Monday, September 21, 2009

Mauna Kea

Mauna Kea, at 13,796 feet in elevation, is the tallest mountain in Hawaii and the sixth highest of all the state high points, only behind Alaska, California, Colorado, Washington and Wyoming. From the standpoint of elevation above its base on the ocean floor, it is 33,476 feet, the tallest mountain in the world, even taller than Mount Everest.

In 1993, our family was visiting my parents who were living near Laie, Oahu, where my father was working for Hawaii Reserves. We left our kids with my parents while Judy and I flew to the Big Island. As part of our stay there, we decided to visit the top of Mauna Kea. We rented an Isuzu four wheel drive vehicle, and on October 21, headed up the Saddle Road in the middle of the island. At the turnoff to the Mauna Kea road, the elevation was about 6,700 feet.

As we got higher up the road, we started to notice Mauna Kea Silverswords, long, tall, grayish-green plants.

Just past 9,000 feet, we passed Hale Pohaku, which looked like lodging for the scientists that man the observatories. Then the road turned to gravel and a sign said to switch to four-wheel drive. We could easily have done it in two-wheel, but we did follow instructions. The road was quite steep in places. We were in first gear on a number of occasions. At about 11,000 feet we reached a beautiful paved road, probably the best paved road on the island. We surmised that it must be good for snow removal purposes. Below, a view of the peak from the road.

We eventually saw the observatories. There must have been 6 or 8 and one was under construction. The road turned east, or right, and we followed it up to the highest observatory, run by the University of Hawaii.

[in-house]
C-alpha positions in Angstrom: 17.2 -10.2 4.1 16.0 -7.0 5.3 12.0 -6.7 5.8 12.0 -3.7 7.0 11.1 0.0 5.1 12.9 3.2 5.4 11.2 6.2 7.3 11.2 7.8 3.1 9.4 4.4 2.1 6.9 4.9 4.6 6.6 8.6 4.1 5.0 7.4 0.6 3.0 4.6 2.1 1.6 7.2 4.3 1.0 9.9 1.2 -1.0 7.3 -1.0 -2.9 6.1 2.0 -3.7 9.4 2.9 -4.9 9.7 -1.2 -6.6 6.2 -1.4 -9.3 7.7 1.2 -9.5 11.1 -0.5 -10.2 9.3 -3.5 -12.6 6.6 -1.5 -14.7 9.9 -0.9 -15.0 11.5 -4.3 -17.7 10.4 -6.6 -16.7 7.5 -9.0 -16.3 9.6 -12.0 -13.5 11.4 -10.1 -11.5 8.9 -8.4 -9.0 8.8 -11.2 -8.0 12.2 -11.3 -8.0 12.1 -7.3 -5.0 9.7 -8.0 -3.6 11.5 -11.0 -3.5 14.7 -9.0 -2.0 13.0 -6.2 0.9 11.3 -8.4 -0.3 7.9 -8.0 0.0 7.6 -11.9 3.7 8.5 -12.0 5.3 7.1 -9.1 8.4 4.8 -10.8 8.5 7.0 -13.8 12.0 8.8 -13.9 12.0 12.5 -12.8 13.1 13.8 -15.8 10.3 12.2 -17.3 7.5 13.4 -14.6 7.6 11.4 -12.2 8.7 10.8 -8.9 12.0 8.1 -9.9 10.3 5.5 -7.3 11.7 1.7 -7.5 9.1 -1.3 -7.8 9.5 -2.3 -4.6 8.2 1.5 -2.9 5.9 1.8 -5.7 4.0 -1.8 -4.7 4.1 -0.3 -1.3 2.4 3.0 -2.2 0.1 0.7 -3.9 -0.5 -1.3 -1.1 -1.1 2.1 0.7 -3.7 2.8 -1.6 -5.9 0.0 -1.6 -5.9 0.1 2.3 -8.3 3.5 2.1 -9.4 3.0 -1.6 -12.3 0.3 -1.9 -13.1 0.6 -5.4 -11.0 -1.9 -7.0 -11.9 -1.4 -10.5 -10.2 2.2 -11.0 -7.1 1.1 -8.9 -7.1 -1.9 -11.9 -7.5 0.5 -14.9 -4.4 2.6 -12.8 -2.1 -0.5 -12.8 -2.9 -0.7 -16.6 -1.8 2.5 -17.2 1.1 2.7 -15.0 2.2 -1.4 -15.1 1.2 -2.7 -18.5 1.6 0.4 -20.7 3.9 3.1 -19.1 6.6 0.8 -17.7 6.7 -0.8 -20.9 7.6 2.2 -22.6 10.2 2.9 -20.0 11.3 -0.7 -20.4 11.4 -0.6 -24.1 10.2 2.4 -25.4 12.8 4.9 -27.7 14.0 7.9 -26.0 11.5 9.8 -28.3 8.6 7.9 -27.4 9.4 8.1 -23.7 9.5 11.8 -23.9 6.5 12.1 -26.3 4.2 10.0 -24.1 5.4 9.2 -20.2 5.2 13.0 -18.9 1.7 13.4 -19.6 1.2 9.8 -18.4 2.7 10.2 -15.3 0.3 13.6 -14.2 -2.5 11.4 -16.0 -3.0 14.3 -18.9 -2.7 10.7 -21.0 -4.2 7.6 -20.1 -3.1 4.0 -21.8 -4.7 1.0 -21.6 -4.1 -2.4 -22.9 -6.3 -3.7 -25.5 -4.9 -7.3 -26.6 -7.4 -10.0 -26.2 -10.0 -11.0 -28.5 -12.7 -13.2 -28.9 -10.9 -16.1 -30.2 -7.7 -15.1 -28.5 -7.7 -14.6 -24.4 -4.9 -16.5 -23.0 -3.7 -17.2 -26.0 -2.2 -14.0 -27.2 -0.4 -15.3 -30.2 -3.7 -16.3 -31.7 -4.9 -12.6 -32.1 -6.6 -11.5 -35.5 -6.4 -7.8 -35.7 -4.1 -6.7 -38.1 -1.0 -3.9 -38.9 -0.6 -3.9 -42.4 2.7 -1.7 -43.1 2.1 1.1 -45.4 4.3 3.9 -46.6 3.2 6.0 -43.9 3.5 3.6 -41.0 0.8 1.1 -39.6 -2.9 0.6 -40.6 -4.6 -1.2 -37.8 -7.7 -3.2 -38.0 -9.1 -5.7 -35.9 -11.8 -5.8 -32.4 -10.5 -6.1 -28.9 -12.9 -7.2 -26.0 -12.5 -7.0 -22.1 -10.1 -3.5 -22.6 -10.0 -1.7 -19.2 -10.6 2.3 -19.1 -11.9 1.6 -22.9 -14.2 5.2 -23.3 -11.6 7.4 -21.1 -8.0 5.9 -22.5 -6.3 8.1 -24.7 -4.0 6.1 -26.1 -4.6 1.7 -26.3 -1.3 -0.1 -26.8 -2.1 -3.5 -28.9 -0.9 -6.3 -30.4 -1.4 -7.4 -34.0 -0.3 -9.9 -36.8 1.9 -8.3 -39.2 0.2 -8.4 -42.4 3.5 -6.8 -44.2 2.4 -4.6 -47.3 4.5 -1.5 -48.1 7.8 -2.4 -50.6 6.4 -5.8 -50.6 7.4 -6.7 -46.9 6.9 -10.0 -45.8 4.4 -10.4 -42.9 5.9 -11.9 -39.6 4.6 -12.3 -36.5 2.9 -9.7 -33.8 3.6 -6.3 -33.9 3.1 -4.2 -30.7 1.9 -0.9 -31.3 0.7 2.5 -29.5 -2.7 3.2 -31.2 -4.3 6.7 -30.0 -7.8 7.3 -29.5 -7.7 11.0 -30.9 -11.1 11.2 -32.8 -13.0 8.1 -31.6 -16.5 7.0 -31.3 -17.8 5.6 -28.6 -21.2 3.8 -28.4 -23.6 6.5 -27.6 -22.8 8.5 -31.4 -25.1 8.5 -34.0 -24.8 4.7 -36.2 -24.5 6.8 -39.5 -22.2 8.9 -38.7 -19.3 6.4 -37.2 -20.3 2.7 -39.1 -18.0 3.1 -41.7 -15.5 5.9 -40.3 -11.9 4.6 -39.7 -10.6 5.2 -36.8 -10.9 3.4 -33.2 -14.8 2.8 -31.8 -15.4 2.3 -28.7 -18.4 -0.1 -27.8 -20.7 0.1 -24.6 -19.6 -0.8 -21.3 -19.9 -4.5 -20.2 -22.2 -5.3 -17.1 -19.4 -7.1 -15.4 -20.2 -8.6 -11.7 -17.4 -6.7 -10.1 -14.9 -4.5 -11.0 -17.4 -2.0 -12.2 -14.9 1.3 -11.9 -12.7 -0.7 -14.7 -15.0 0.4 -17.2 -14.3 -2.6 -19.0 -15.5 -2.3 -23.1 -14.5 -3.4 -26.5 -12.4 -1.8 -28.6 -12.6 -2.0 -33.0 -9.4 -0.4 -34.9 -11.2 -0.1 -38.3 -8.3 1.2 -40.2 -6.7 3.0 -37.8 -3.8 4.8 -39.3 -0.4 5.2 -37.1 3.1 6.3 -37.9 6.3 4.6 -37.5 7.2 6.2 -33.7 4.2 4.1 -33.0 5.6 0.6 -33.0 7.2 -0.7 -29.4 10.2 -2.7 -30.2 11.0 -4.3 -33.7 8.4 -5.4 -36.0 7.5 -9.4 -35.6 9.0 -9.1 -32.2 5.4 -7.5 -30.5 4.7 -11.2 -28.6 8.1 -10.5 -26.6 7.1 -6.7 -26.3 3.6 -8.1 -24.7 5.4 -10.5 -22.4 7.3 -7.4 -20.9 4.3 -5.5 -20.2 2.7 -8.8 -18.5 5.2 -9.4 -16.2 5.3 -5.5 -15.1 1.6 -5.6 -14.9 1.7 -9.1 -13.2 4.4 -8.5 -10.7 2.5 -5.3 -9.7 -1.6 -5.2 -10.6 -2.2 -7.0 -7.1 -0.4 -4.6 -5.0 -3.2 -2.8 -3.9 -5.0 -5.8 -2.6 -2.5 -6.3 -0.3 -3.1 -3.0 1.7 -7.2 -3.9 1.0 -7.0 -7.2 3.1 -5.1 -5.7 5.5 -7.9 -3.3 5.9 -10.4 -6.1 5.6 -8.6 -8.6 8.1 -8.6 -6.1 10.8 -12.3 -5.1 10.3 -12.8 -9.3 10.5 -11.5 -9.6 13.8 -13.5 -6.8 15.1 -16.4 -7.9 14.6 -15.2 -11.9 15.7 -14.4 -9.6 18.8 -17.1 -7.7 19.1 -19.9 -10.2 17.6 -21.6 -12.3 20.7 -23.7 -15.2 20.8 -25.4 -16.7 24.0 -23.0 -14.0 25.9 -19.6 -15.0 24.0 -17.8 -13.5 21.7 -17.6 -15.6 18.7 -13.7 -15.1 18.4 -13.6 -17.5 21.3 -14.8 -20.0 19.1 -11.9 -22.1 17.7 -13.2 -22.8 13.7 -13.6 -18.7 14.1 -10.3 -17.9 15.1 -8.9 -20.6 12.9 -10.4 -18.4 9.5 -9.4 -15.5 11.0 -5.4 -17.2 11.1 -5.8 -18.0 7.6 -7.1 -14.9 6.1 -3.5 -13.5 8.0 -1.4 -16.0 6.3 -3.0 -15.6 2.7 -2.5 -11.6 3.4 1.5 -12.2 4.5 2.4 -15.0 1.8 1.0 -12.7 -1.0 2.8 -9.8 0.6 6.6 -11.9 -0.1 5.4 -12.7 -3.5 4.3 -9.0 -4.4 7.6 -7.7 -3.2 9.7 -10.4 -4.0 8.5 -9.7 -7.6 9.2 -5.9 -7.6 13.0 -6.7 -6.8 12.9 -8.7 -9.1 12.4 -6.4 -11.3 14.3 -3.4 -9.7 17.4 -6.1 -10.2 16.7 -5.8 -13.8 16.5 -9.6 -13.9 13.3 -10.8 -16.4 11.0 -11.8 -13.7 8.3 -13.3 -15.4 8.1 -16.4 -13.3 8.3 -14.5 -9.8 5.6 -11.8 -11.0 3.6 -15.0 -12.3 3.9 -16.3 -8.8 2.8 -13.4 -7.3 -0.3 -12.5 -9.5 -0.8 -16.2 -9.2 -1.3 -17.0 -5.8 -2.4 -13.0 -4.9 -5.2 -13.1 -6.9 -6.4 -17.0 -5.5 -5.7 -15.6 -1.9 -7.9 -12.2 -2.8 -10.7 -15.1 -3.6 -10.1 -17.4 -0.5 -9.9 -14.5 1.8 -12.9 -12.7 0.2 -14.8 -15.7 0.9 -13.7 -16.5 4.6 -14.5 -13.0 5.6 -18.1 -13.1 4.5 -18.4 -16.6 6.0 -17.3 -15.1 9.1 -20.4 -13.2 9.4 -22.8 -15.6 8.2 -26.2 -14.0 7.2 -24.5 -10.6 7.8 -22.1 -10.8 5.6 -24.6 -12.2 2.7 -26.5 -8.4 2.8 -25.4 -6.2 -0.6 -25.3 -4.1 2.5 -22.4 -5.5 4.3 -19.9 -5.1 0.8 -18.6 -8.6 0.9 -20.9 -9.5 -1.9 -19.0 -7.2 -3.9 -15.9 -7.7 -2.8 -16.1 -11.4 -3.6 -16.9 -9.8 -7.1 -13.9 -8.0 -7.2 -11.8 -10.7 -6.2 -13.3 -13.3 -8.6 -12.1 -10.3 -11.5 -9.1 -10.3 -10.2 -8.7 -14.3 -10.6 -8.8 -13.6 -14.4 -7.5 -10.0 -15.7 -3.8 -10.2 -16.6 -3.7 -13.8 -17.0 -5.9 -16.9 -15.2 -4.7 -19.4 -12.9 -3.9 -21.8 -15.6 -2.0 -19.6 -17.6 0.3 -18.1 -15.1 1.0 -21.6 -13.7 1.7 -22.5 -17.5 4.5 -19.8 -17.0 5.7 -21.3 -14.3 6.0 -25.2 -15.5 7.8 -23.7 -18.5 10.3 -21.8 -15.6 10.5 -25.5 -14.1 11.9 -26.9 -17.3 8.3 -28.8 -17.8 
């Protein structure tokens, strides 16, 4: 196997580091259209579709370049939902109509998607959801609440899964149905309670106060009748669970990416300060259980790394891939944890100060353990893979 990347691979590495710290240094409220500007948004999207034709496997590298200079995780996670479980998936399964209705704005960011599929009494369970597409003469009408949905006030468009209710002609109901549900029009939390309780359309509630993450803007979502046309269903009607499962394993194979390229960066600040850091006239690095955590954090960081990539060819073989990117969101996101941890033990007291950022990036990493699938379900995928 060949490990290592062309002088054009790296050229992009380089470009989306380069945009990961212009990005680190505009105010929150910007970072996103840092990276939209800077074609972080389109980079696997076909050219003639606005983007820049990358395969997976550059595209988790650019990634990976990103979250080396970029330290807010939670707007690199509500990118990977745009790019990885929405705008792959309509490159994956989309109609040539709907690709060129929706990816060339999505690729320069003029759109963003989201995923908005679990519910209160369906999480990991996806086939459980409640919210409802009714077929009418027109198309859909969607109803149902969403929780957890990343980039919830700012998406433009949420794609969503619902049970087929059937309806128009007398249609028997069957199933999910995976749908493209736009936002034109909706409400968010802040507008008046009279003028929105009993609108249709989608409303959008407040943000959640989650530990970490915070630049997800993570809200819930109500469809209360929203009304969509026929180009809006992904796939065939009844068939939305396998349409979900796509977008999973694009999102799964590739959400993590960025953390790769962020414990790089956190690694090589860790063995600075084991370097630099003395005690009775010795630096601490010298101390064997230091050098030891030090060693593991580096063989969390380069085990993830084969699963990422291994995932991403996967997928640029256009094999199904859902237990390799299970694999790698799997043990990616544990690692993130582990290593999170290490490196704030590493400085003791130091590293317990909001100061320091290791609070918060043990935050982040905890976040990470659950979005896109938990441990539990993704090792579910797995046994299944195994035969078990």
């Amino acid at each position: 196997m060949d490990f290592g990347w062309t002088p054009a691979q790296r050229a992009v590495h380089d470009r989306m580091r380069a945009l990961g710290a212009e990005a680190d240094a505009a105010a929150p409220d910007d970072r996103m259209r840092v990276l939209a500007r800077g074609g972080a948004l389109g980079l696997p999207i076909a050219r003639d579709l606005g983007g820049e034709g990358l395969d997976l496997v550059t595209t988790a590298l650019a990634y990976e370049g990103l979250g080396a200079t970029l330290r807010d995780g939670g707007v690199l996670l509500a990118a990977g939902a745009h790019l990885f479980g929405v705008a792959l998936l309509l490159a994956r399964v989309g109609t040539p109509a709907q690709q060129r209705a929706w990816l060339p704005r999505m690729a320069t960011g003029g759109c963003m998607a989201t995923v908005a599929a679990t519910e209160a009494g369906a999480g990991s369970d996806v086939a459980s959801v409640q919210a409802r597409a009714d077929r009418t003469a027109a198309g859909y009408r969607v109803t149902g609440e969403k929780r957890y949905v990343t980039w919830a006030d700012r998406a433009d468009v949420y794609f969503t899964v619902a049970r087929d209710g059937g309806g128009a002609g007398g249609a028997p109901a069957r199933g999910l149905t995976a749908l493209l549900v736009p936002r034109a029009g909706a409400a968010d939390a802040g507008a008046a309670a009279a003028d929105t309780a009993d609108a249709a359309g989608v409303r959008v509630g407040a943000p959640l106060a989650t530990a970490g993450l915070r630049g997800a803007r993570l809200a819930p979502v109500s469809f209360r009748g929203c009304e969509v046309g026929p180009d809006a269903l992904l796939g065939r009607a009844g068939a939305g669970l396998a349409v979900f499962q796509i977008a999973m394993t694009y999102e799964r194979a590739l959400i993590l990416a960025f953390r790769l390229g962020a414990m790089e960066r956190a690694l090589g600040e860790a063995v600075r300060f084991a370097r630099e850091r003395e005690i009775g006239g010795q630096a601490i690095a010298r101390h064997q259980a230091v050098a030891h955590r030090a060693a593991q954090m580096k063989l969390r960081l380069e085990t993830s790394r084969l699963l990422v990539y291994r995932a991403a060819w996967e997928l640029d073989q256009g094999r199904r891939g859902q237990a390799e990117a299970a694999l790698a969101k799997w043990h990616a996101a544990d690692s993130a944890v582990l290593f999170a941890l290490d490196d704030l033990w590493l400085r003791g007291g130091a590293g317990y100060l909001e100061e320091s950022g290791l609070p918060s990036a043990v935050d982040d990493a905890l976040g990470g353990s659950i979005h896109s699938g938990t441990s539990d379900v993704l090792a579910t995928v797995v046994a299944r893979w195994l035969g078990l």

I tried to go in, but it was locked. I looked around to determine where the peak was and it appeared to be a little peak to the east. On closer inspection I could see a trail leading from the road down to a saddle and up the side. It also looked like there was a little monument. Below, the trail leading from the observatory toward the summit. This picture was taken on the way back and shows Judy in front of me.

The weather was cool and windy and the air had a bite to it. It was cold if you stayed still, but bearable if you were moving. Not the sort of weather you anticipate in Hawaii. It only took about 10 minutes to hike to the summit. Below, Judy on her way up.

Judy on the summit, near the Geodetic Survey marker. Judy had a bad headache from the altitude, so we didn't stay long. Her headache improved as we went back down the mountain.

Mauna Loa in the background, at 13,677 feet, is only 119 feet shorter.

Another view of Mauna Loa shows cinder cones near the saddle, evidence of prior volcanic activity.

The view of the observatories from the summit. Mauna Kea is one of the best astronomical sites in the world and is home to some of the world's leading observatories. It is above about 40% of the atmosphere and 90% of the water vapor, providing exceptionally clear images of the night sky. It is also above the inversion layer and gets about 300 clear nights a year.

Back down at the Saddle Road, we found the road to Mauna Loa. It snaked through lava flows and was twisty and winding. After 16 or 18 miles, we reached the atmospheric weather station near 11,000 feet. A lava gravel road continued another 6 miles to the summit, but Judy was not feeling well, so we turned back. However, at this point, I took a picture of Mauna Kea which showed it engulphed in clouds, with the pointed summit just to the right of the observatories. An amazing view.

Although not as difficult to get to as a hike, getting to the summit of Mauna Kea did require effort. Most rental cars will not let their vehicles use the Saddle Road and just finding a rental place that would allow us to go there took some time. In conjunction with the drive up Mauna Loa, it was quite an adventure.

1 comment:

  1. Sea level to 13,000+ feet in a few hours does not equal fun.